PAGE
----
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  1. #31
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    I tried reading this a few months ago, but I put it down after issues #1 and #2; I thought it was painfully slow. However, I read issue #3 last night (Morpheus and a certain crook from across the pond), and I thought that issue was fantastic. I'm eager to read the rest of it now, and I may skip the trades I need and just jump straight to the omnibus.

    I'd suggest that the OP at least give the book a try; at $15 for the first trade, you can turn that back around no problem if you don't like it.

  2. #32
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    Jul 2013
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    Sandman is my favorite comic of all time. I was a big mainstream comics reader as a kid, prompted by my dad who himself loved comics as a child. As I finished high school I found myself becoming disenchanted with superhero comics. I had read enough at that point to see that any major change would eventually be undone or retconned in some way (with a few exceptions), and that nothing about these stories was permanent or lasting, because the publishers always needed new stories with the same heroes. So I stopped reading comics, pretty much entirely.

    I ended up working at a Borders one summer, and we were selling this deck of Sandman tarot cards. I didn't know what it was, but the imagery was fascinating, and I noticed the DC logo on the box. On a lunch break, I went to the comic book section of the store, which was far off in a corner and not frequently visited. I saw we had most of the Sandman tbp's, so I sat down and began to read them. I was hooked from the first issue, and suddenly my reason to go to work was not to get paid, but so I could take my lunch break in the comic book section and read the next Sandman story. It was the first time I realized that comics could be more than superheroes, and opened me up to a larger world of more mature and imaginative comics (not to say that superhero comics are worthless).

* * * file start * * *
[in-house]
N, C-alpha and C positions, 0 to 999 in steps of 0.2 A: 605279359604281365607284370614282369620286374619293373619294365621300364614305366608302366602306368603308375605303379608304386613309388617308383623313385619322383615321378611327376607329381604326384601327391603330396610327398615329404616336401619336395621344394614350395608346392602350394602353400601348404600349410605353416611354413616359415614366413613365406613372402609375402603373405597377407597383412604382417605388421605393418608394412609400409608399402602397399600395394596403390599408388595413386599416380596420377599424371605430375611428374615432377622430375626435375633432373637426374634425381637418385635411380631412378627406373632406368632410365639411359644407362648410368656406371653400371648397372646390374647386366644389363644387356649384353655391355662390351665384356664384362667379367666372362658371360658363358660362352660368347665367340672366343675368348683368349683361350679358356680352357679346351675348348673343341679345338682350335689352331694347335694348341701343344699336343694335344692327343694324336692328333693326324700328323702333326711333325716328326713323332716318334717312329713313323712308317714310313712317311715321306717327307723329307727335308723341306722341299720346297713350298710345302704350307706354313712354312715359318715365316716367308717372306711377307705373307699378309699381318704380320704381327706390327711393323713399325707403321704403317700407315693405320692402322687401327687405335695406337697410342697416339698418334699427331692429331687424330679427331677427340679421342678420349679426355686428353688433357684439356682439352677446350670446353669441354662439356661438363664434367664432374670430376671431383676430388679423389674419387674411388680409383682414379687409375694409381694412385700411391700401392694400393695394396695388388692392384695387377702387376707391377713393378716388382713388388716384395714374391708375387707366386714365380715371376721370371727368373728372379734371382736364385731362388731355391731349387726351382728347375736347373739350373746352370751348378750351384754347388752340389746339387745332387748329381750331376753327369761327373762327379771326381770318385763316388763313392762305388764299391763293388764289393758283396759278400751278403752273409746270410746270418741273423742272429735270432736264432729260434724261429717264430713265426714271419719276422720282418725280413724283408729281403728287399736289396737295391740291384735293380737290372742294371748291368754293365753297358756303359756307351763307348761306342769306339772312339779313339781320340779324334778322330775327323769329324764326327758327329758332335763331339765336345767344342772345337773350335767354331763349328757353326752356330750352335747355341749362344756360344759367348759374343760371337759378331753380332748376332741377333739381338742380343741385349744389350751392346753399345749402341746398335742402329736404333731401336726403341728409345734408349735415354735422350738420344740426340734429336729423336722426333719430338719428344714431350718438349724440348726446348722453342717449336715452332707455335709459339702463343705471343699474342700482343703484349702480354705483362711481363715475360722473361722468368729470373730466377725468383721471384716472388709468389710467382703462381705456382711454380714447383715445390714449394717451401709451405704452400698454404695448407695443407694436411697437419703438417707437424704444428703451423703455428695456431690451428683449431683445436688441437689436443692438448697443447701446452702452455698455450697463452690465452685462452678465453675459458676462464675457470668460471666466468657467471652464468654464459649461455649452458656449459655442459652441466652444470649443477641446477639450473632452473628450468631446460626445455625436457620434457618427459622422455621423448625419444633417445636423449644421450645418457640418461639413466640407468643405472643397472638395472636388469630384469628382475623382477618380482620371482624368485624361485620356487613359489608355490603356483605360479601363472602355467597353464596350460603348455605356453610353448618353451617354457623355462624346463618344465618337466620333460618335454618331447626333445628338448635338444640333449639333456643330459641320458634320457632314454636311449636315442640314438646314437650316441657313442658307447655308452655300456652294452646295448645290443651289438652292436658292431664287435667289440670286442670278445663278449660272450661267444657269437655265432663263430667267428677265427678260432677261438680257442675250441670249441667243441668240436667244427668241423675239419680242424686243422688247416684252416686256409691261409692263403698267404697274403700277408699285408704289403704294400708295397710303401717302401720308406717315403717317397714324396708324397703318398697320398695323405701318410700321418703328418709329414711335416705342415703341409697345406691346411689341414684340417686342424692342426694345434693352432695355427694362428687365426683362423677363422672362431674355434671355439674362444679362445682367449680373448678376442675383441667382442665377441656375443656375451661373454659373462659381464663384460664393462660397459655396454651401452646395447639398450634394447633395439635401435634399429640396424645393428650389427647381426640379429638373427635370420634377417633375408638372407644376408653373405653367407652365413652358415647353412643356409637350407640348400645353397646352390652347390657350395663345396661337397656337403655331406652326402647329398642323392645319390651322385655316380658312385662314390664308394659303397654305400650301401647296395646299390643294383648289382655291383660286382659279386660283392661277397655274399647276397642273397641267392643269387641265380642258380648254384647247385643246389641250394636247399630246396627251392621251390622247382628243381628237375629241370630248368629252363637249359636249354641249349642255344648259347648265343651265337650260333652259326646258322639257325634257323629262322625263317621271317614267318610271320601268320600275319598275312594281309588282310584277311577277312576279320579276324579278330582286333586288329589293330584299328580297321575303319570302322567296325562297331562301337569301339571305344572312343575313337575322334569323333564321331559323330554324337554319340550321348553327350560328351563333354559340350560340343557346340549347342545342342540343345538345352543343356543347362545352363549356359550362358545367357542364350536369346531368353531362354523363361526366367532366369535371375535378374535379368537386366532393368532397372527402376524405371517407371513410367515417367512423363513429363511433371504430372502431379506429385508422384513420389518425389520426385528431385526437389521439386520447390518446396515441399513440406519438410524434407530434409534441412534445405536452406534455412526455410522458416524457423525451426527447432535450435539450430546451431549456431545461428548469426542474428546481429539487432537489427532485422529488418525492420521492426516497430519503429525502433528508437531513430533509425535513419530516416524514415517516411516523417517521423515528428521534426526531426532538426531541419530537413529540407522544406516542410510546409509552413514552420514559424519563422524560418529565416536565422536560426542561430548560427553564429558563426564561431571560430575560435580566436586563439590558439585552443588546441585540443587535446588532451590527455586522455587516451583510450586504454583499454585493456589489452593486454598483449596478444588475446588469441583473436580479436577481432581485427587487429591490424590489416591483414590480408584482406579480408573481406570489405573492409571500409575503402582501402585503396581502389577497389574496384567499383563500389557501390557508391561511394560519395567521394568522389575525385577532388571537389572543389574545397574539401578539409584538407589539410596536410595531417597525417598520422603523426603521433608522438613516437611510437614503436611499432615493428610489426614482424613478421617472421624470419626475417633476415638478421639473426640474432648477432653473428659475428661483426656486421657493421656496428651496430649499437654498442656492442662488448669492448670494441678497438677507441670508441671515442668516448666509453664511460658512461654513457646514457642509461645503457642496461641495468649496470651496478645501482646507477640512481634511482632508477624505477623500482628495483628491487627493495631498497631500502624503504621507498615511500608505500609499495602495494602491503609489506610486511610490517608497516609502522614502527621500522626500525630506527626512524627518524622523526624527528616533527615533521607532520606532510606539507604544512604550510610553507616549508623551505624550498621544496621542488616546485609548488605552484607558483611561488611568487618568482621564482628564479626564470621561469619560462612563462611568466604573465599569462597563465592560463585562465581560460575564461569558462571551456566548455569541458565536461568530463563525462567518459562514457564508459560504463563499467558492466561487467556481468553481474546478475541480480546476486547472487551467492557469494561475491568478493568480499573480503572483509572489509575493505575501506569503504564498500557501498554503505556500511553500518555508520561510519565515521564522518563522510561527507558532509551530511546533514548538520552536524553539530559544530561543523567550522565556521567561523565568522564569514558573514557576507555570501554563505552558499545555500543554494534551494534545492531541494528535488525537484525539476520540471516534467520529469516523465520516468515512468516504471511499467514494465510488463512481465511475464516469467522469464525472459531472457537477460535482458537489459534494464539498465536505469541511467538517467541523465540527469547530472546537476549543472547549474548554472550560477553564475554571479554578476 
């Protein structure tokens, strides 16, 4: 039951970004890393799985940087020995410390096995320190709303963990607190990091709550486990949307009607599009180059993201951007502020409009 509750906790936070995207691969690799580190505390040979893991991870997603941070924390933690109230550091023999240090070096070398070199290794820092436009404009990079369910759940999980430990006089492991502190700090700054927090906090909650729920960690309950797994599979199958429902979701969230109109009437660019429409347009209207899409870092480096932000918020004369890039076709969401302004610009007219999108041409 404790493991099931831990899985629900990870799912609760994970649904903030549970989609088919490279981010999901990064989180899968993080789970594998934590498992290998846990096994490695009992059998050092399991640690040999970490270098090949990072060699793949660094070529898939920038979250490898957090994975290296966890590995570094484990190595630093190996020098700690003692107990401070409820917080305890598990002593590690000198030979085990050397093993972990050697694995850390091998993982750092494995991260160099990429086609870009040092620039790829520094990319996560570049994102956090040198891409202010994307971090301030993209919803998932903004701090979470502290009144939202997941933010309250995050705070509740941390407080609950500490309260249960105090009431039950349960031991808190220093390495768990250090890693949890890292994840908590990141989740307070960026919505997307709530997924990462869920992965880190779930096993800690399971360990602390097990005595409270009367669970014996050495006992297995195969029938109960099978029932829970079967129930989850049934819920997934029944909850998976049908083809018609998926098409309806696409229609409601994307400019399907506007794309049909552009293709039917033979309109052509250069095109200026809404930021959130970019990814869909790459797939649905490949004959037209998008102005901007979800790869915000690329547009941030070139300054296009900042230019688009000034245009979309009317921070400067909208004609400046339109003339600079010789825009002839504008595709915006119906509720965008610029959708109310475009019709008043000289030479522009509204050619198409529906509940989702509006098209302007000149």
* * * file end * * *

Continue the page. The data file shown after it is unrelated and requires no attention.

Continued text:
Since then, I bought the old collection of 10 graphic novels, then the Absolute Editions, and even the Annotated Sandman books that have been coming out. I consider it to be the pinnacle of comics to date, with Alan Moore's run on Swamp Thing coming in second. The layers of theme, meaning, allusion, and imagination that Gaiman weaves throughout the series is truly astonishing. The breadth of Gaiman's knowledge, and the way he works it into his writing, reminded me of Carl Jung, or even Milton. The subtle changes in tone and character, the foreshadowing that doesn't even feel like foreshadowing, the way he manages to take disembodied concepts and give them form and life, are all masterfully done.

    I read all of Sandman once a year at minimum, sometimes two. It's probably the closest thing to a religious experience I'll ever have. Every time I've read it I've found something new, some hint or tip that Gaiman put in there that I missed, and it always surprises me. It's absolutely worth looking into if you feel that superhero comics aren't giving you all that you want from the medium.

  3. #33

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    Lately I've been trying to go back and read various runs and titles that I've been hearing about for years but just never picked up. I'm currently working my way through the Hellboy Library Editions and the Judge Dredd Case Files, but I think the Absolute versions of Sandman are next on my list.

    This thread definitely gets me amped to check it out.

  4. #34
    http://pineconecomicsclub Moffrogangus's Avatar
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    The Sandman premise did not appeal to me either, but I gave it a shot and read the whole thing as soon as I was able. The 4th TPB (Seasons of Mist) is one of the greatest work in comics. Think of it as a fairly tale for adults.

    I have to admit I am a little jealous, I wish I could erase the memory of The Sandman series from my brain and read it again for the first time.

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